“I see that (memes) as a tribute to an iconic brand,” says Shobhaa De. In a way, memes are a way of acknowledging the enduring popularity of a magazine that once used to be the only gateway into the lives of Bollywood celebs, beyond films. Memes, then, take a look back at what was a prime source of entertainment for most households in India.
What’s in a Stardust cover?
Meme-worthy or not, the covers themselves were hard work. While we do have elaborate photospreads even now, with a gamut of teams constantly working together to produce iconic magazine moments, in its heyday Stardust took itself very seriously. Except that the results, when one looks back, might appear more ludicrous than funny.
“Initially, the stars picked their own clothes and had their make up done by their own ‘dadas’ (make-up men). Later, we would source outfits from local boutiques and shoot at locations of our choice. Most early covers were portraits/close-ups. The subsequent covers featuring multiple stars came later after we experimented with the original format,” says Shobhaa.
Were there terrible fashion choices involved? A look at some of the covers might give the answer.
From polythenes to aluminium foils, costumes may have created a ‘splash’ when a particular issue of an entertainment magazine was out at the time, but now, they are share-worthy memes that resurface every now and then.
It is, however, unfair to comment merely on how garish they may look. Bollywood’s own fashion evolution has been slow, and the idea of stylists taking care of every single look of a star is a newer import.
Shobhaa De in an interview talks about the photoshoots: “We got top stars to pose for daring shots that had the potential to shatter their carefully constructed ‘wholesome’ image. But, they gamely went along with our out-of-the-box ideas because they realised the publicity value of those pioneering shoots.”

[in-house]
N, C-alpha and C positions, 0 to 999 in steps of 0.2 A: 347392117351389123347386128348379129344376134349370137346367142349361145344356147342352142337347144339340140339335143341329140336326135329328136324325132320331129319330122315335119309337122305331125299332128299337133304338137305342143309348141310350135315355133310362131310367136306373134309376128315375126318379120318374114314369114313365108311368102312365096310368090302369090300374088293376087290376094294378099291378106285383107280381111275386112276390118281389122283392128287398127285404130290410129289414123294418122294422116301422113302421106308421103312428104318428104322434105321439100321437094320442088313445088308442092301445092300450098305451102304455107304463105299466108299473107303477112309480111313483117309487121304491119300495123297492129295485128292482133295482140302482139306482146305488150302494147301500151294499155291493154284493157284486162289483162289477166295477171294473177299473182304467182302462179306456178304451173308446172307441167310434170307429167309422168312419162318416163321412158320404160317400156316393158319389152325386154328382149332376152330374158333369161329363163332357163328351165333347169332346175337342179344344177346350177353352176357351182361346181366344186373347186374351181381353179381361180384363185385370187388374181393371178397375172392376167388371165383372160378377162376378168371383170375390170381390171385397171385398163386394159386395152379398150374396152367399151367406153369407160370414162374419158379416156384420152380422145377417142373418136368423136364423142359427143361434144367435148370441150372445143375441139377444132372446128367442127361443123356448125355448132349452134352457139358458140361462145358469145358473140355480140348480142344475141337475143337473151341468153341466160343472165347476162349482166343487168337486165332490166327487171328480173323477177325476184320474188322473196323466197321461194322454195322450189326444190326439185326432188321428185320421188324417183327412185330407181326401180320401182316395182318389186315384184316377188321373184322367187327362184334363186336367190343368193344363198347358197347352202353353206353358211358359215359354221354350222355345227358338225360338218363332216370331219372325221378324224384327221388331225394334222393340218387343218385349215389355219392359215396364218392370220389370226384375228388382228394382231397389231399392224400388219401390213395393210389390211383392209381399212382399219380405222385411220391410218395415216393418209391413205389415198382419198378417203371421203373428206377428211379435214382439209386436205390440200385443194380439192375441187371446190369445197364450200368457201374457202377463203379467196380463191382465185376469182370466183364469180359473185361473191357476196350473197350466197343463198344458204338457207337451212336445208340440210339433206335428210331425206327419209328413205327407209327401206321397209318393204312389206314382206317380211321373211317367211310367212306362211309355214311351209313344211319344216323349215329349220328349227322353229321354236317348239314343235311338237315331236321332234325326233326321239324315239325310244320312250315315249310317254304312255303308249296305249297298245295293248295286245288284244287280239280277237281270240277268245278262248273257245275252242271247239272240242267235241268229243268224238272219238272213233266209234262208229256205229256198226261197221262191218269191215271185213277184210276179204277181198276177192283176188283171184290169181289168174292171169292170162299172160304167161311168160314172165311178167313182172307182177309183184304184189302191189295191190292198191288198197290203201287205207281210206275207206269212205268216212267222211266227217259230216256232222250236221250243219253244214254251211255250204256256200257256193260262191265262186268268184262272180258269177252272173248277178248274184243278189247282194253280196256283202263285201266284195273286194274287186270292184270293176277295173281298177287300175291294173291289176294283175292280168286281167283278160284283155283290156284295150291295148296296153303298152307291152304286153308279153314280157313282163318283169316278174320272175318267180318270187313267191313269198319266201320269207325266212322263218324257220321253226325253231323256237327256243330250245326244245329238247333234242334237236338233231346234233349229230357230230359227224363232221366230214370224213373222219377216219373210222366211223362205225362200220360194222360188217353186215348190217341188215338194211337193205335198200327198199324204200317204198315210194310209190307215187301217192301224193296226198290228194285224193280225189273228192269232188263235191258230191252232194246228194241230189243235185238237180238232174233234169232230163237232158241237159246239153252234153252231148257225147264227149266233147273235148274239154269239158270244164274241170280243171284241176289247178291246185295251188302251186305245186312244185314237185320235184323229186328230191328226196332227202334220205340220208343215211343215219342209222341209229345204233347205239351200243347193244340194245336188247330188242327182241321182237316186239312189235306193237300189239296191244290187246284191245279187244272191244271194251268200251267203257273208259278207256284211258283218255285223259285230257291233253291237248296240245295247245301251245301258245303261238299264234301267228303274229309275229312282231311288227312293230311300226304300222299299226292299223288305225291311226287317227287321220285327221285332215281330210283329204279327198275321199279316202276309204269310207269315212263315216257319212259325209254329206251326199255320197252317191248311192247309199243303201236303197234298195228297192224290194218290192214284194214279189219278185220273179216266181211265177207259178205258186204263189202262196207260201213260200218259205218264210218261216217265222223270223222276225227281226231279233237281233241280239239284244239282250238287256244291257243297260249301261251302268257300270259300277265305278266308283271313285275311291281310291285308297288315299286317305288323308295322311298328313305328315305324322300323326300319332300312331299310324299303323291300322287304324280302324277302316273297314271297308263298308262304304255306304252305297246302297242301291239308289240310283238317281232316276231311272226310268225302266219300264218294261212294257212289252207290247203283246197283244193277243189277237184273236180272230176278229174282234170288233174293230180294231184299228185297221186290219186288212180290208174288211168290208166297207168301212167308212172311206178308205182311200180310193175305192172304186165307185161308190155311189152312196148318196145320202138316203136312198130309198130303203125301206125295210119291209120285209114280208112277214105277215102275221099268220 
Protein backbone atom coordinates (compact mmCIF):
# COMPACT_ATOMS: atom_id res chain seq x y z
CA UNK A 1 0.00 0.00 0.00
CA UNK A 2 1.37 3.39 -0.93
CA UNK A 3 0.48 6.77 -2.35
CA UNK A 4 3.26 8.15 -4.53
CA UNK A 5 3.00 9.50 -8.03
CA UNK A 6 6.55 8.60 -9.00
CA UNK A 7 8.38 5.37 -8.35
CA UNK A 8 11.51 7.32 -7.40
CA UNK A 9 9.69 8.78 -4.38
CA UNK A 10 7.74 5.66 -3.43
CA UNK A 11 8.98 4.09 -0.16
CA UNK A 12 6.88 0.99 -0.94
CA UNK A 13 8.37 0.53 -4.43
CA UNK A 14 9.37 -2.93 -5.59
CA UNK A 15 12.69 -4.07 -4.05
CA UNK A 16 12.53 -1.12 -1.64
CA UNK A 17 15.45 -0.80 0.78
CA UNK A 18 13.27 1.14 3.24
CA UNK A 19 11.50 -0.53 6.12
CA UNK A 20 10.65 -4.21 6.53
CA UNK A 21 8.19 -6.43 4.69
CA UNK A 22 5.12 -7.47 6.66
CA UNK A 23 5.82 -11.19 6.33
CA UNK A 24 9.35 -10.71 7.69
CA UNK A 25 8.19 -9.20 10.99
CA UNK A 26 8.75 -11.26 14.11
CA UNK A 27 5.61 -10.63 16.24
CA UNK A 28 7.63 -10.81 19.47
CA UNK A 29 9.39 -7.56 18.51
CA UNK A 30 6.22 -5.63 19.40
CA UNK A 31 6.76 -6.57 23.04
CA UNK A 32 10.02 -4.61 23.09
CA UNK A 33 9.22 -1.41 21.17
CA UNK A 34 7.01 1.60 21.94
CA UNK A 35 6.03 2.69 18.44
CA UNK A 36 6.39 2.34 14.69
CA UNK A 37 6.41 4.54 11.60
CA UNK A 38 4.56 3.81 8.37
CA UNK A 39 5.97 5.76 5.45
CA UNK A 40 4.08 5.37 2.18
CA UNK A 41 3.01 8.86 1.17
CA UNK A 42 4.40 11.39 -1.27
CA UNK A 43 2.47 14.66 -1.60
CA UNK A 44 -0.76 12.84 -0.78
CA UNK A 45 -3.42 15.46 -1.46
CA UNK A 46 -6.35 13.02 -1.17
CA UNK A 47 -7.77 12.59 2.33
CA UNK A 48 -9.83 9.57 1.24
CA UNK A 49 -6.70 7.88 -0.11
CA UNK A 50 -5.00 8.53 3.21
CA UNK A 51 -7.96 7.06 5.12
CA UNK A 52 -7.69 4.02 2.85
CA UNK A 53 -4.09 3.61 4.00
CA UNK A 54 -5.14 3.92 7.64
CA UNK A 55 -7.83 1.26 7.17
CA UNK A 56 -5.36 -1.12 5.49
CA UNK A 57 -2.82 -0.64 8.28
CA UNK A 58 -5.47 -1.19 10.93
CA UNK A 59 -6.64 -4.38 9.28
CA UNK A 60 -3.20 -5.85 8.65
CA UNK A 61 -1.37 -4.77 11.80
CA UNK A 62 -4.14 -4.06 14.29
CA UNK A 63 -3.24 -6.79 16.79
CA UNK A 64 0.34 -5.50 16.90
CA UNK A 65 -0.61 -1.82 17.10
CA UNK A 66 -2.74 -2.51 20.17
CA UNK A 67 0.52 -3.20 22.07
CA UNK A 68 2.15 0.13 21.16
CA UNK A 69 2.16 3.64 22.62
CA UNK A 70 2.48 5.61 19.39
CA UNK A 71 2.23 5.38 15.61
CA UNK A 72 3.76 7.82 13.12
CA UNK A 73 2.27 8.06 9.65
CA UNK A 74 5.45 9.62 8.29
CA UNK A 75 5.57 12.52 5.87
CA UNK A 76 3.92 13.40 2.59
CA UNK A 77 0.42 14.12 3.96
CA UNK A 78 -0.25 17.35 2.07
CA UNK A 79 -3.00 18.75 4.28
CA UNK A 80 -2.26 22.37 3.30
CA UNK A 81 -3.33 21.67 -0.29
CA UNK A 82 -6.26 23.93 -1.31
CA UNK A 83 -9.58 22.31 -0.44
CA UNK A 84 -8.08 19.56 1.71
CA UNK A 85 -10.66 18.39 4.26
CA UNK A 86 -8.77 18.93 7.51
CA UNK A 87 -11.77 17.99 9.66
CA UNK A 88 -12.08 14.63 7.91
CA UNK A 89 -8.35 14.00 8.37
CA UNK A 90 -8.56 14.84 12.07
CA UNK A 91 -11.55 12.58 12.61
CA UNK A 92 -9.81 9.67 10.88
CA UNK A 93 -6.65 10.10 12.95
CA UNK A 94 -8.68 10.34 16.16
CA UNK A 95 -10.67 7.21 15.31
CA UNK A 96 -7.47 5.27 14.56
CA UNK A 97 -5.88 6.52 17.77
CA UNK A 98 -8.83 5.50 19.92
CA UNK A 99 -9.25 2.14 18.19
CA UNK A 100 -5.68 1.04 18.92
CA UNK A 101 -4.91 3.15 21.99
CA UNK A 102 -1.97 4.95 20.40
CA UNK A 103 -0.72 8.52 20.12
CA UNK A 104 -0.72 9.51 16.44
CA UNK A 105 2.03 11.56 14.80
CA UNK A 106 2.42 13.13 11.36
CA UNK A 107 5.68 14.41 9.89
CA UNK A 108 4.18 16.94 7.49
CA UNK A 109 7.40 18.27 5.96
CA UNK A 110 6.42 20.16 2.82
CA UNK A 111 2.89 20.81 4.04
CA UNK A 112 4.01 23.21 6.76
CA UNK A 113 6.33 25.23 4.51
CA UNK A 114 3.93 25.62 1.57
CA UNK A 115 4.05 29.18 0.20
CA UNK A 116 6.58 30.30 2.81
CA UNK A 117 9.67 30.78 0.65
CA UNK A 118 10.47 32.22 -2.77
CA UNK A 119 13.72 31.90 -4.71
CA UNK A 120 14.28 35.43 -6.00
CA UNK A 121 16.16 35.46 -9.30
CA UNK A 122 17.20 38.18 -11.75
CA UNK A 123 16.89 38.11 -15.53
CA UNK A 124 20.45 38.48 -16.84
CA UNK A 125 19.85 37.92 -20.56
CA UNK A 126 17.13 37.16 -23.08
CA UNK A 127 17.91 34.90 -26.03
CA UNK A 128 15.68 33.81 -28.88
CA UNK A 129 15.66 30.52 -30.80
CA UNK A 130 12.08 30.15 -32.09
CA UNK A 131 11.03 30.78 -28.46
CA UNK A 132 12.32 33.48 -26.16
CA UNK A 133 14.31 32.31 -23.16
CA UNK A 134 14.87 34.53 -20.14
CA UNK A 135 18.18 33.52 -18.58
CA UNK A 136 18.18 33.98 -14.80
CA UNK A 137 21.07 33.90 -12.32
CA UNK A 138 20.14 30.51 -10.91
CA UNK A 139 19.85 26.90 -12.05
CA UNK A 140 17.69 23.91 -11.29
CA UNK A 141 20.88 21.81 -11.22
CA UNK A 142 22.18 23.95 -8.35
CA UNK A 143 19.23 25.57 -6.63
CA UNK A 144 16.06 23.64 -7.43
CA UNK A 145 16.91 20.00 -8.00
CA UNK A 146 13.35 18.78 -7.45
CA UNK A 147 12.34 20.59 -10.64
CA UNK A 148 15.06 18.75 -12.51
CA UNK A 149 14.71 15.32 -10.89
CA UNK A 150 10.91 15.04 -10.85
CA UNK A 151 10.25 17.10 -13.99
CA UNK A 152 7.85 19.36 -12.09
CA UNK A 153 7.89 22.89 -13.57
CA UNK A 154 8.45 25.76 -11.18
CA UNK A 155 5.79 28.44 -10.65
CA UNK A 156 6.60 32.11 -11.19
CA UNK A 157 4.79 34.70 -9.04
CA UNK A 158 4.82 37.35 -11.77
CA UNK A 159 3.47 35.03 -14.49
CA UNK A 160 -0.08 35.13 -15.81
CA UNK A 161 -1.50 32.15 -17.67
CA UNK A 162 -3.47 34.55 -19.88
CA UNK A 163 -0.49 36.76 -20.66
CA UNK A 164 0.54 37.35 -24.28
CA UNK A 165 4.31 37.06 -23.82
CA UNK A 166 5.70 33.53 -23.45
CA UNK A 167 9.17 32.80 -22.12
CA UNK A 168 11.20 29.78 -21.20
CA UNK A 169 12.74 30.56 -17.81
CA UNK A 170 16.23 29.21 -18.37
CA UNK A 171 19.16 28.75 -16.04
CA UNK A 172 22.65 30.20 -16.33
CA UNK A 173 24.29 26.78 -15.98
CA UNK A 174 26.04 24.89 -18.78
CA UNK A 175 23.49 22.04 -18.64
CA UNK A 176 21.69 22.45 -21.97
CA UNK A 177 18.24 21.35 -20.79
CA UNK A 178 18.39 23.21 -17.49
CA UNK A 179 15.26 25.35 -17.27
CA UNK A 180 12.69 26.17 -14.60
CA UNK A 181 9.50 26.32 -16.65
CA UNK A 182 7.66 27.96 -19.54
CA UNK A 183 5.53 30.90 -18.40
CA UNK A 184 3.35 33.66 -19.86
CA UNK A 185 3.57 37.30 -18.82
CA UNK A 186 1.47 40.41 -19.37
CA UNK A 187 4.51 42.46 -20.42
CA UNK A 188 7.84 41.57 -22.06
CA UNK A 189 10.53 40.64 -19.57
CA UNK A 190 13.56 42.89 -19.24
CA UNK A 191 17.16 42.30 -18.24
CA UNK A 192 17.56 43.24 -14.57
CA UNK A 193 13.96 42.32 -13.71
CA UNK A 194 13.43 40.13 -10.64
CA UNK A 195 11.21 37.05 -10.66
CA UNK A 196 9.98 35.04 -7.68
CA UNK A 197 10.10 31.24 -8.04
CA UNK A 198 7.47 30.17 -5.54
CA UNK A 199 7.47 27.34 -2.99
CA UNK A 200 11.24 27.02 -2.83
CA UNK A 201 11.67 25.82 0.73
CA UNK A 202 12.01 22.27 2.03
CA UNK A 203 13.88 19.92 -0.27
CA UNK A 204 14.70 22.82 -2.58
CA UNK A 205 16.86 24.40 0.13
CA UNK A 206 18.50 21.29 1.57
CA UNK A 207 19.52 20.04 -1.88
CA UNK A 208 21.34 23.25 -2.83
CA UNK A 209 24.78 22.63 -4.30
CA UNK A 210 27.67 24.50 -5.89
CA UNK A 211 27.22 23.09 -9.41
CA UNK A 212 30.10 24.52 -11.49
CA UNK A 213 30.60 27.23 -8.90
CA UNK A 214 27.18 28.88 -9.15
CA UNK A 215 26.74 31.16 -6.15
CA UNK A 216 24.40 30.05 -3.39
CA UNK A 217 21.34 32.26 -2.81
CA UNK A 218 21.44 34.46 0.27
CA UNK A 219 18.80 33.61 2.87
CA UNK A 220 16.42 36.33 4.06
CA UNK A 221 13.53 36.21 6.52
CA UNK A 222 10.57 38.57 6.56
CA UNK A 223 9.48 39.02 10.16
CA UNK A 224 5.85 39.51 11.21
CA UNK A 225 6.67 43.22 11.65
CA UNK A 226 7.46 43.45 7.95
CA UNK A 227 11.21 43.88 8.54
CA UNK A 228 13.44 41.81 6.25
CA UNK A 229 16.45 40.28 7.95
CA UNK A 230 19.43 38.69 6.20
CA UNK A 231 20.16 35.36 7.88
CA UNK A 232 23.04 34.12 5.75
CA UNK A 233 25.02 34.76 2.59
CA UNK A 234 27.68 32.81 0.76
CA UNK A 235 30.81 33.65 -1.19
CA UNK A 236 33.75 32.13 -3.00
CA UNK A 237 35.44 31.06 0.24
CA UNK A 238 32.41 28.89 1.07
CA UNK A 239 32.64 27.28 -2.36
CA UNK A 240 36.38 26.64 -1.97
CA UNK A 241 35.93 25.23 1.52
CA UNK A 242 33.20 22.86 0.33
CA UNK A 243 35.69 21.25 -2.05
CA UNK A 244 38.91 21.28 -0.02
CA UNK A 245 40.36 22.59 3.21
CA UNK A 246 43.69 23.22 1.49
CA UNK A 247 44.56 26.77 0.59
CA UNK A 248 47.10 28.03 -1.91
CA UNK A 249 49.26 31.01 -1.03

It is, after all, first the Internet, and now, social media, that has made the glare on stars even harsher than it already was. ‘Airport looks’ were not a ‘thing’ before, nor were ‘gym looks’. But now, everything is a ‘look’, and the stars have upped their game to meet this demand.
Before, red carpets and magazine shoots were the events that stars really prepared for. The Indian fashion industry also stabilised itself only in the 21st century. So it doesn’t come as a surprise that while magazine shoots were serious about fashion, serious fashion was still at its nascent stage in India. Stardust was bold and ambitious and the covers were more about the story than the picture.
While many stories remained iconic — the ‘Sexy Sanyasi’ tag given to Vinod Khanna after he joined the Osho Ashram to a feature on Dharmendra’s many flings to one that Shobhaa De says has never died out: ‘Whether or not Rekha and Amitabh Bachchan were ever in a relationship’. Other curiosities included the identity of certain ‘star kids’.
Despite the flood of entertainment magazines in the market, Stardust held its own and is now fully digitised. The iconic covers and magazines might not grace the drawing rooms of Indian households anymore, but they’re a glimpse of the ‘golden’ days of pre-Internet paparazzi, and ‘scoops’ that brought some chatpata talking points to our bland, daily grind.
(Edited by Srinjoy Dey)